When Dan Poole starts explaining how his idea for Crepes for Change first formed, the story parallels how author J.K. Rowling thought up the story of Harry Potter. Their respective ideas came whilst sitting on public transport, in Dan’s case on his way home from university, and by the time they reached their stops the ideas were fully formed. Scrolling through his phone Dan saw the statistic that over 100,000 Australians experience homelessness, approximately 46,000 of whom are twenty-five years old or younger. At the time, Dan and his brother Liam were working together at a French Creperie in Melbourne, so a mobile crepe stall seemed like the obvious way for them to make an impact:
“We are both interested in the foodie scene, and with pretty social-minded parents, we’ve always both had a social conscience, and growing up in St Kilda where there’s a big problem with homelessness turned me onto that issue from an early age”.
Liam was quick to jump on board the project but pointed out the flaw in the plan: no money! Following in the footsteps of Melbourne-based social enterprises such as Streat, Feast of Merit and Inspirationary, who have greatly benefitted from successful crowd-funding campaigns, Dan and Liam set up a crowd-funding campaign through the website Chuffed in January 2015. They wildly exceeded their expectations by raising $12,055 to build their first crepe van. Dan maintains there is nothing particularly special about him or how he achieved success; it was more a case of ambition mixed with the right timing:
“I just realised that it was possible though your work or through your social enterprise to have a social element as part of what you do on a day-to-day basis. I think most people put it in the ‘too hard’ category and don’t really think of it as a possible thing that they can do. I just saw the opportunity, I was still young, still living at home at the time so there was no real risk involved from my end. I just saw that there was a huge potential to have a big impact in people’s lives so I went for it.”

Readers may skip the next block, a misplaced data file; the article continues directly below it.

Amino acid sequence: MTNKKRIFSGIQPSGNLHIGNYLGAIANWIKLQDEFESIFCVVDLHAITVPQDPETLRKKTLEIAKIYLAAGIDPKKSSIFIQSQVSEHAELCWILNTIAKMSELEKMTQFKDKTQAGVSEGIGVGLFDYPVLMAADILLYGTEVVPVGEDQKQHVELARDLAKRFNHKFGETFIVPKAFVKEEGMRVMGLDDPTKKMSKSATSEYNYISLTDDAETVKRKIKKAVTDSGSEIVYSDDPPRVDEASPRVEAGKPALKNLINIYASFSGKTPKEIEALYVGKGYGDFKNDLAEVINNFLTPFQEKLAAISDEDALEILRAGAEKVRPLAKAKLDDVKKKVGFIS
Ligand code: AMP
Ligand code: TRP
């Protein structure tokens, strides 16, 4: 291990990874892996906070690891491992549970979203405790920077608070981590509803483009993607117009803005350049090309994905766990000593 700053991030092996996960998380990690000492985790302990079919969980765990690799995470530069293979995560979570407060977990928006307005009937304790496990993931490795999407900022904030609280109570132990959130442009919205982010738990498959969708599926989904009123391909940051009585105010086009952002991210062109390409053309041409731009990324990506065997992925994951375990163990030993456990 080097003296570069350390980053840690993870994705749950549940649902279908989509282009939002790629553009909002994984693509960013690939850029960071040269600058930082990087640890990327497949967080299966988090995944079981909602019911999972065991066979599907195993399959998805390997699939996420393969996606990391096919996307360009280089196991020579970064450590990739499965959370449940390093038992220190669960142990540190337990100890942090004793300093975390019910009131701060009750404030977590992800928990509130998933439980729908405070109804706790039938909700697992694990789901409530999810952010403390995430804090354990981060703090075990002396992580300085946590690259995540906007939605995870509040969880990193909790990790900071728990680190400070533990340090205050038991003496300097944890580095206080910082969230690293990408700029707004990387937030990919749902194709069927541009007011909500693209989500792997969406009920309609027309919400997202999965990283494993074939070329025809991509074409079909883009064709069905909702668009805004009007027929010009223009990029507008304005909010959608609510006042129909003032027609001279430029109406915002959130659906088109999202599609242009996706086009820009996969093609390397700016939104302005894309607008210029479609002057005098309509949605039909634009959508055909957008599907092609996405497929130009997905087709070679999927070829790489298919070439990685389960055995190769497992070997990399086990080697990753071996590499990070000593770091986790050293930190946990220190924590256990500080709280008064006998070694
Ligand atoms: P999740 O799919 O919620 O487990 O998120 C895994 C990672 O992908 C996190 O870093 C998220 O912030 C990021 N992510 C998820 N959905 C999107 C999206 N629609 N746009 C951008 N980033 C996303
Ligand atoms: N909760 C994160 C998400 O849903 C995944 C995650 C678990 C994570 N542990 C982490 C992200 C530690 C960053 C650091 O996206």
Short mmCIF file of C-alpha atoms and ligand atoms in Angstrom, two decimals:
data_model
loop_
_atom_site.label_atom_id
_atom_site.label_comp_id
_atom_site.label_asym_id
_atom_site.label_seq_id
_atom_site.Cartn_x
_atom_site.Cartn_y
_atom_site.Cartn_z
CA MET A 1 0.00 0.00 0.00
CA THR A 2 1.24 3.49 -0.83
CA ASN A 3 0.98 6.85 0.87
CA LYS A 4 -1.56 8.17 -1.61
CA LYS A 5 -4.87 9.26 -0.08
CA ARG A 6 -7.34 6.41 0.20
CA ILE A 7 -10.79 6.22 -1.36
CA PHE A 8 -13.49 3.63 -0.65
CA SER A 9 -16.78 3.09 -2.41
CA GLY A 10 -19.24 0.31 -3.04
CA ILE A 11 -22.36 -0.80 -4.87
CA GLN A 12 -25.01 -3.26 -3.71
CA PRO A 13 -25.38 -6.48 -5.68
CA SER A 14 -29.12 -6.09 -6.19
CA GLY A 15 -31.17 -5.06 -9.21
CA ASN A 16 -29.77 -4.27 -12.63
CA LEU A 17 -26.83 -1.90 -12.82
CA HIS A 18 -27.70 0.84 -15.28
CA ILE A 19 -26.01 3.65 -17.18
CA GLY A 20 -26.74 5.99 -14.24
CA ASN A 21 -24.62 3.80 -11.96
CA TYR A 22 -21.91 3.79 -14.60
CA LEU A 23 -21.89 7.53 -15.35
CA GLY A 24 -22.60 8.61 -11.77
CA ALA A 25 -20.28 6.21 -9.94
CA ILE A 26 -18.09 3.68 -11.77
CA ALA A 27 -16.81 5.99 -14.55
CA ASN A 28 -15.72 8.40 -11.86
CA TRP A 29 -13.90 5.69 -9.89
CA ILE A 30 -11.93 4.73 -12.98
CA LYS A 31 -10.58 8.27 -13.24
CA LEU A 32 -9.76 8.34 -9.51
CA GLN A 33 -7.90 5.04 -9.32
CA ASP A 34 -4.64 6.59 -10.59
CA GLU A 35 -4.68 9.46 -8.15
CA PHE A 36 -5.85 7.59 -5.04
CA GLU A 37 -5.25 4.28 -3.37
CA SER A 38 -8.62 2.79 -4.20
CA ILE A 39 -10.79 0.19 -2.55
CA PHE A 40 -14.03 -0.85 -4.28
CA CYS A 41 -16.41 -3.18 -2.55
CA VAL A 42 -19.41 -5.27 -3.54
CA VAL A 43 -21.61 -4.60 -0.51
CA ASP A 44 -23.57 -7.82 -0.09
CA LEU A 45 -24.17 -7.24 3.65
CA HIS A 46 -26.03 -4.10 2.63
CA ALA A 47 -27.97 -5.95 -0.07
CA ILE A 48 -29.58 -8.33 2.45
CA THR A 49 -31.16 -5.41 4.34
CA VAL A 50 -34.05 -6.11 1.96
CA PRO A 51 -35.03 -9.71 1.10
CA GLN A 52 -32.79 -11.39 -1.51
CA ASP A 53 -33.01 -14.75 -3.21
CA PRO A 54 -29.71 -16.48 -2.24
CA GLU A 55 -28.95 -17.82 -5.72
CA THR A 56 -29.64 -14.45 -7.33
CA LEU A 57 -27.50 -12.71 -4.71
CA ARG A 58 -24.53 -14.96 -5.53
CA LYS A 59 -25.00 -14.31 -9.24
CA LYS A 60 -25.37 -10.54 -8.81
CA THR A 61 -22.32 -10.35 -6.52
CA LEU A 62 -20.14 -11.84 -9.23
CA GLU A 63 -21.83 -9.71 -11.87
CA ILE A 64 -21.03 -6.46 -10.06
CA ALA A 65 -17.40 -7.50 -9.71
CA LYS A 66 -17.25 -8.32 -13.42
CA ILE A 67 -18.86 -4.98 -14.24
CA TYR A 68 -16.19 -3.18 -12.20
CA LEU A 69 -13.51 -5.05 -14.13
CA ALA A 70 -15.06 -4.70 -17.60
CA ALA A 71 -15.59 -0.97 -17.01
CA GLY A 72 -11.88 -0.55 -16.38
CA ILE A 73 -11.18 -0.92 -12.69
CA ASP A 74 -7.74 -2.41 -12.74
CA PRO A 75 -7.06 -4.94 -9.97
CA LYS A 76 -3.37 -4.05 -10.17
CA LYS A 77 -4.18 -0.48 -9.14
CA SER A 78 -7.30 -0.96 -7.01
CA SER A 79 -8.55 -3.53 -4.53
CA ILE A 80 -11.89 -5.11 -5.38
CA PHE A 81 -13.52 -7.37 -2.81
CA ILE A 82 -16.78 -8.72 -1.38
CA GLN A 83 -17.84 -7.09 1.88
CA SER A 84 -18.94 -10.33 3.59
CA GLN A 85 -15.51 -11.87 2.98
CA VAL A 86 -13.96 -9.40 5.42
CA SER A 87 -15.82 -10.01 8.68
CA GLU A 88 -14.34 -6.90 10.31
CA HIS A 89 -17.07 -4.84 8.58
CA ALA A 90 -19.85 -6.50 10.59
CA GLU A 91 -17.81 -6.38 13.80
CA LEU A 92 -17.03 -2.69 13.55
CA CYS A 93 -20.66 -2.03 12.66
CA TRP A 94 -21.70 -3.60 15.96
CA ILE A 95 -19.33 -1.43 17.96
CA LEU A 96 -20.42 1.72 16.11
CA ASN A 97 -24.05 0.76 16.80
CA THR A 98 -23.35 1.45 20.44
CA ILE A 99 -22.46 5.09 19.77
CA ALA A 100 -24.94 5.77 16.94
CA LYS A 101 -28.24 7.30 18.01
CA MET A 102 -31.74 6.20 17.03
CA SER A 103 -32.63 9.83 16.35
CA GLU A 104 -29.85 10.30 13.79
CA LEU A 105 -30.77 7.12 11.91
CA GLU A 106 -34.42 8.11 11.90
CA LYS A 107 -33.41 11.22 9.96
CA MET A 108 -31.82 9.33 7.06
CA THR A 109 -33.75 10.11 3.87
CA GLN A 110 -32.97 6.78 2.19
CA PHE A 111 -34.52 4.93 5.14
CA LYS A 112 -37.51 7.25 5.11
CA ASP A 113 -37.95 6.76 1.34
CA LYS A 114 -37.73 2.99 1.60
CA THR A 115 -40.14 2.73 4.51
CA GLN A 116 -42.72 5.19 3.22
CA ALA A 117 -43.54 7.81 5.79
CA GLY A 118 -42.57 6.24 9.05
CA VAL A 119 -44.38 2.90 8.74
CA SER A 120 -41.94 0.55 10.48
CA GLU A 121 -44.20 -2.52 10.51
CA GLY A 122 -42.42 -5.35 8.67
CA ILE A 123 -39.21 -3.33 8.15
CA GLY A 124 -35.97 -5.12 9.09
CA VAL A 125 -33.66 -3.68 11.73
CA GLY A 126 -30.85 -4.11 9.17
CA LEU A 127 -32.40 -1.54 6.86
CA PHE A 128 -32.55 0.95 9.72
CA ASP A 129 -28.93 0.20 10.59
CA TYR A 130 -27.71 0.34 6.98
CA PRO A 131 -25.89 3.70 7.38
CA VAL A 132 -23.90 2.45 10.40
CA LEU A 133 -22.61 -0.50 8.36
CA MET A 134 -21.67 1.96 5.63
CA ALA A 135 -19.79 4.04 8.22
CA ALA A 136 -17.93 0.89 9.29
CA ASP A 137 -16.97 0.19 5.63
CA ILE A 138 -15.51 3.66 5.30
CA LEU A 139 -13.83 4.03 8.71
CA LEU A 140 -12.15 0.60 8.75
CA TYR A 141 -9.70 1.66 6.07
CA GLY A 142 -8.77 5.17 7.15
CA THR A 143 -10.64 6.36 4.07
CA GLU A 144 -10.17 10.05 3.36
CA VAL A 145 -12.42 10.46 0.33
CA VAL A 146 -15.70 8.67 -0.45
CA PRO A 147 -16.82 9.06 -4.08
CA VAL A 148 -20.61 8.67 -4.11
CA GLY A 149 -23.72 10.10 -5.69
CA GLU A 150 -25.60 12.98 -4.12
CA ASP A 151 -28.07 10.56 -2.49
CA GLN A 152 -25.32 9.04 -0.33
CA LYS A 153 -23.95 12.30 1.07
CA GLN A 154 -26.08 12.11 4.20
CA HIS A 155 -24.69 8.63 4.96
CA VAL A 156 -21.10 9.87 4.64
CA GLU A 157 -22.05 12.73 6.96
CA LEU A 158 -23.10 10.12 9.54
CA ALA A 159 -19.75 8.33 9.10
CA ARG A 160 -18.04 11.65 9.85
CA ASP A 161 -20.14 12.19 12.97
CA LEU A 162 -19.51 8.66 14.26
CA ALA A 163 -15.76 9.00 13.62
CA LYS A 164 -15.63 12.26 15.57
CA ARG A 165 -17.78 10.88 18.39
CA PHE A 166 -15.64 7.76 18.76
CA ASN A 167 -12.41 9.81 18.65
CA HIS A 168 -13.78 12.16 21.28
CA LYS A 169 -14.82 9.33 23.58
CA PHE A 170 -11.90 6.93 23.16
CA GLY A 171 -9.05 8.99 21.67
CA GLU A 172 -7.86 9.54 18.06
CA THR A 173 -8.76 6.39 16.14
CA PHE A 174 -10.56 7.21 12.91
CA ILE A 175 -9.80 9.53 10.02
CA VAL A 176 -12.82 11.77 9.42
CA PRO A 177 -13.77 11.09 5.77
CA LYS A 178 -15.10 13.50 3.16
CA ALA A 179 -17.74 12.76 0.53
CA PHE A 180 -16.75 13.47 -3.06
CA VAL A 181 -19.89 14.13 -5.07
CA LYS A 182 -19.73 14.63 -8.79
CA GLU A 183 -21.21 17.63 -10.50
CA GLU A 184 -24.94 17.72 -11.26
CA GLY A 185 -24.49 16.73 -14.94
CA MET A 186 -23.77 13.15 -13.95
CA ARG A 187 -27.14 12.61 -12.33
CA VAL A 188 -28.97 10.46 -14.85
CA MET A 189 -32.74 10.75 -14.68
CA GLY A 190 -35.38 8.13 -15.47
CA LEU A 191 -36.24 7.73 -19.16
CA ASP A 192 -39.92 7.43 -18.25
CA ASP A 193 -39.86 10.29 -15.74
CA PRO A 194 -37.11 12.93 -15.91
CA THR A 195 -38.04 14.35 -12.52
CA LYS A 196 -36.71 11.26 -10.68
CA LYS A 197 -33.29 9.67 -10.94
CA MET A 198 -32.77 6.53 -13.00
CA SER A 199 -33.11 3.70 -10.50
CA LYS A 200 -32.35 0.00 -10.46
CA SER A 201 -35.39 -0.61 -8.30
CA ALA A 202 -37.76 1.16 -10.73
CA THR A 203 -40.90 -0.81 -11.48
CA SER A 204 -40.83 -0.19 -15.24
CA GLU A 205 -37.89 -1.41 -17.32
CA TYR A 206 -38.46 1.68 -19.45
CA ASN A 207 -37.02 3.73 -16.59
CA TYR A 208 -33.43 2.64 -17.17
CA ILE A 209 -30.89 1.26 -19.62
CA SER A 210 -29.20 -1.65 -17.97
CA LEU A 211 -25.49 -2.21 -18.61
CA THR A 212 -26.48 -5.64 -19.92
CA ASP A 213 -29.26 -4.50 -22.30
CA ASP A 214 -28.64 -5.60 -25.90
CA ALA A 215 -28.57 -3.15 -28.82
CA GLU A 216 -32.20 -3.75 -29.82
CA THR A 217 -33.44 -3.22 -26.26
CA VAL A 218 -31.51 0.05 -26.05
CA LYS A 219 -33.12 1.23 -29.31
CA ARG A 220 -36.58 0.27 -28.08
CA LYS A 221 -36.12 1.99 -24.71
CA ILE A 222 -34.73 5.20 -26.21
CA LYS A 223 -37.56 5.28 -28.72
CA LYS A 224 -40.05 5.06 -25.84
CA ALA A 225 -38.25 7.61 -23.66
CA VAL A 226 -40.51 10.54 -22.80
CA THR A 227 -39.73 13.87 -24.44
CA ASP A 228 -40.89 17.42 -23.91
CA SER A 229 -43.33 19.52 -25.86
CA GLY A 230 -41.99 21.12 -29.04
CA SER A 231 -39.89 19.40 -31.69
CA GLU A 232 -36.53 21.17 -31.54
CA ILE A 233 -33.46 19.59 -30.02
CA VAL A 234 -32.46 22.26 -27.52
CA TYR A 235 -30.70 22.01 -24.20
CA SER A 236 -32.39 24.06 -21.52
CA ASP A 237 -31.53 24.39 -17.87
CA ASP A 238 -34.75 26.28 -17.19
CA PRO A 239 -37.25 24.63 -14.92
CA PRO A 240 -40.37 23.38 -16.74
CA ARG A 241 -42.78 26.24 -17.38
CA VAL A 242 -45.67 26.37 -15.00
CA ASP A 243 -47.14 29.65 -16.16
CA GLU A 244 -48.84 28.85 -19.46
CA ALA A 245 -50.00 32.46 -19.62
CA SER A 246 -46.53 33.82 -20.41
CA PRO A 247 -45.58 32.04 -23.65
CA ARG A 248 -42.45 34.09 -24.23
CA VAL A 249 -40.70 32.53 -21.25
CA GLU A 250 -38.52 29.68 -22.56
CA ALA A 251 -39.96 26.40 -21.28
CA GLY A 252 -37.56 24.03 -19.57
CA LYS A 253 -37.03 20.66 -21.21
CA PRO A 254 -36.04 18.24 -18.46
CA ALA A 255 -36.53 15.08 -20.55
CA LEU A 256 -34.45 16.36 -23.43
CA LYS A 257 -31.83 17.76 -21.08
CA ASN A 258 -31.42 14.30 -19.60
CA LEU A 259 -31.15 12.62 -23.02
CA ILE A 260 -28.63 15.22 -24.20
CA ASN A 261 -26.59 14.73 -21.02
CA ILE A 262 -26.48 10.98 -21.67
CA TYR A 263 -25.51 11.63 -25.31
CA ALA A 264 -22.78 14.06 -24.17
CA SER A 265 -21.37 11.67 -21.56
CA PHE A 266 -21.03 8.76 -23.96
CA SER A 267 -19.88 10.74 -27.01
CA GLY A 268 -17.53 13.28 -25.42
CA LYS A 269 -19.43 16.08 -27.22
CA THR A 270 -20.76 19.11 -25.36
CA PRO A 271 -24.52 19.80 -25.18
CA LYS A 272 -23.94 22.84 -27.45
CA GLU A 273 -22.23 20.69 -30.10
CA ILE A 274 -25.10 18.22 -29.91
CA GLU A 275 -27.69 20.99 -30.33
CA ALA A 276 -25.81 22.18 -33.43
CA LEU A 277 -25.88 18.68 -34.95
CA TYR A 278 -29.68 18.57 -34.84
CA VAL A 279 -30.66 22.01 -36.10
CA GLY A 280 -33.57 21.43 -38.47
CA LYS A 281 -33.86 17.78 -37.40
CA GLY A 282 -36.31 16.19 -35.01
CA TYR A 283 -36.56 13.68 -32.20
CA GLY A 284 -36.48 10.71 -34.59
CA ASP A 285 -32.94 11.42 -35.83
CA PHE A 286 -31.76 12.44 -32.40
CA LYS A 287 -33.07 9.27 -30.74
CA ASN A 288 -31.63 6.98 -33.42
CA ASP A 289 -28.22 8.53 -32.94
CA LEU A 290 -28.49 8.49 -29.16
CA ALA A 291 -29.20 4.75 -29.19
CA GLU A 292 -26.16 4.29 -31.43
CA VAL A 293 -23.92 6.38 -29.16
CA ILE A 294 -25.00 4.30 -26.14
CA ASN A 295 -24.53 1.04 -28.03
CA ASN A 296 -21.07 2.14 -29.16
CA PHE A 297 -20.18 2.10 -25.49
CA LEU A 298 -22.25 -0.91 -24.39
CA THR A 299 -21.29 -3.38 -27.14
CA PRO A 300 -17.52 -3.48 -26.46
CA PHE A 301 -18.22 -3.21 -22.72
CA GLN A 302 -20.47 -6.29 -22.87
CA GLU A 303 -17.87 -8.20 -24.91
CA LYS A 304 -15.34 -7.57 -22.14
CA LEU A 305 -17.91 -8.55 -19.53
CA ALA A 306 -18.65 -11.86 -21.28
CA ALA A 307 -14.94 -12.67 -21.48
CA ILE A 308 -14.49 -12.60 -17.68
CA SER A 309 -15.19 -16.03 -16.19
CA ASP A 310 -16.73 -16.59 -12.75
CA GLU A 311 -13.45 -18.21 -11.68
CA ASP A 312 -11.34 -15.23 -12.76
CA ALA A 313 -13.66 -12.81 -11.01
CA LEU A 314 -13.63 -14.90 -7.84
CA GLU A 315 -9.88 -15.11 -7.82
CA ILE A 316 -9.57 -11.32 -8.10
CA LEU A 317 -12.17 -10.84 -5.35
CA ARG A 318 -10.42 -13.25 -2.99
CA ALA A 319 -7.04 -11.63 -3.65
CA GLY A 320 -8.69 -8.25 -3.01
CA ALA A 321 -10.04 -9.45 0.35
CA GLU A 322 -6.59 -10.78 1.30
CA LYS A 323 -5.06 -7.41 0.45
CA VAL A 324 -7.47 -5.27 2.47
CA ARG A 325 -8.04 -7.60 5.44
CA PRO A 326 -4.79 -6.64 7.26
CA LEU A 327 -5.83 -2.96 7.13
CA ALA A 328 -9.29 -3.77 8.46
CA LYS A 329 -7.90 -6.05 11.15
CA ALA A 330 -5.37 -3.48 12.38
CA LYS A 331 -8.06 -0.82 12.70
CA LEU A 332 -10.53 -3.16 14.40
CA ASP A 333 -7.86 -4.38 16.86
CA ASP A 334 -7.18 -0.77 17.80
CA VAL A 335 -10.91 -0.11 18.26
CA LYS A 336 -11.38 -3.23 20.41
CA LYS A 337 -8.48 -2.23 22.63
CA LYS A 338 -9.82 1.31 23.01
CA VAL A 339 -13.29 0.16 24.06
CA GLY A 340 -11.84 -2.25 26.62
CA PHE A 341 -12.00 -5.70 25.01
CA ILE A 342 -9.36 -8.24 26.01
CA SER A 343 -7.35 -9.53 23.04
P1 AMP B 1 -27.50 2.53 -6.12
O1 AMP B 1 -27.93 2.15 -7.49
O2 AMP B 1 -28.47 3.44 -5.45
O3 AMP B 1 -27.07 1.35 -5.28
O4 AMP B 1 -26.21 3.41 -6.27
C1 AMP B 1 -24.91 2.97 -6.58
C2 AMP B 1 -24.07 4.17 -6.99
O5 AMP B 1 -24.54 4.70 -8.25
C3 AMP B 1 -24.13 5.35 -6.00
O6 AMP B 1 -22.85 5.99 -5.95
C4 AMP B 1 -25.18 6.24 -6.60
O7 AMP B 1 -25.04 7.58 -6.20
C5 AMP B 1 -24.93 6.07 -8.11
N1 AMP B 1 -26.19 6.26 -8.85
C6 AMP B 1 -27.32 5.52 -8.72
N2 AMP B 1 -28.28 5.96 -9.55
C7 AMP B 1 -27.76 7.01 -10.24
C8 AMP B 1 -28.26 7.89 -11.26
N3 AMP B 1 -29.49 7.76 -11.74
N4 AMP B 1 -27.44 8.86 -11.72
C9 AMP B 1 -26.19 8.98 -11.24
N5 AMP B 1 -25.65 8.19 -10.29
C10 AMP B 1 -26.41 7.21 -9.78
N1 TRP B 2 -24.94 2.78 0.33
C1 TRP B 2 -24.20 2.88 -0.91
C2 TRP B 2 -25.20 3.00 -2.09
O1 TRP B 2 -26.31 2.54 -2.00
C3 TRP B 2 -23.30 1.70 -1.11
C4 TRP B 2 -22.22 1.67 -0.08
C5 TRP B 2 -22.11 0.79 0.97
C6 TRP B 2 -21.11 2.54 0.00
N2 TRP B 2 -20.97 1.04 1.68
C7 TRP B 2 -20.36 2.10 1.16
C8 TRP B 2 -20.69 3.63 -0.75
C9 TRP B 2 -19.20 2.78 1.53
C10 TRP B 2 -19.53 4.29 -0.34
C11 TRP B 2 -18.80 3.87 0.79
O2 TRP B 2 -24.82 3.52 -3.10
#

After realising that they would surpass their fundraising target by quite some way, Dan, a twenty-three year old law student, took a semester off university to work full-time in a cafe to raise the extra funds needed to launch Crepes for Change.
Dan and his brother work well as a team, with different strengths:
“Liam takes charge of the actual van operations and the events. I’m in charge of the organisational side of things, running and growing the business.”
A call-out for volunteers on the Crepes for Change Facebook page was a pivotal moment in the social enterprise’s history:
“The two people who got back to me – Tenille Gilbert and Natalie Klenner – are still on the team now, almost a year and a half later and honestly we couldn’t have been in the same place as we are now without them. All of our team members were indispensable in getting us to where we are today.”
From there the successes rolled on. In August 2015, Crepes for Change held its first public event. In October of that year, the venture was awarded a $30,000 Flying Start grant from JetStar. Then, after hearing Dan speak at an event, Business Development Manager of YGAP Spark Patrick O’Callaghan encouraged him to apply for the Spark Australia Accelerator Program, suggesting it could assist with developing a strategy to expand the impact of Crepes for Change. The program, Dan says, was one of the most important experiences in his entrepreneurial journey:
“We got to meet these other social entrepreneurs in the game, like Maddie and like Lyndon. Previous to that, I didn’t know that many social entrepreneurs, I thought I was in this small bubble where I was the youngest one in it. Then I realised there were other people my age doing similar things, and that is really important – to have a network of people you can bounce ideas off, learn from, and help teach.”
Dan also cites co-founder of Mr. Burger, Myles Munro, as a valuable mentor:
“I meet up with him and bounce ideas off him, he’s a world class entrepreneur, I really respect him a lot”.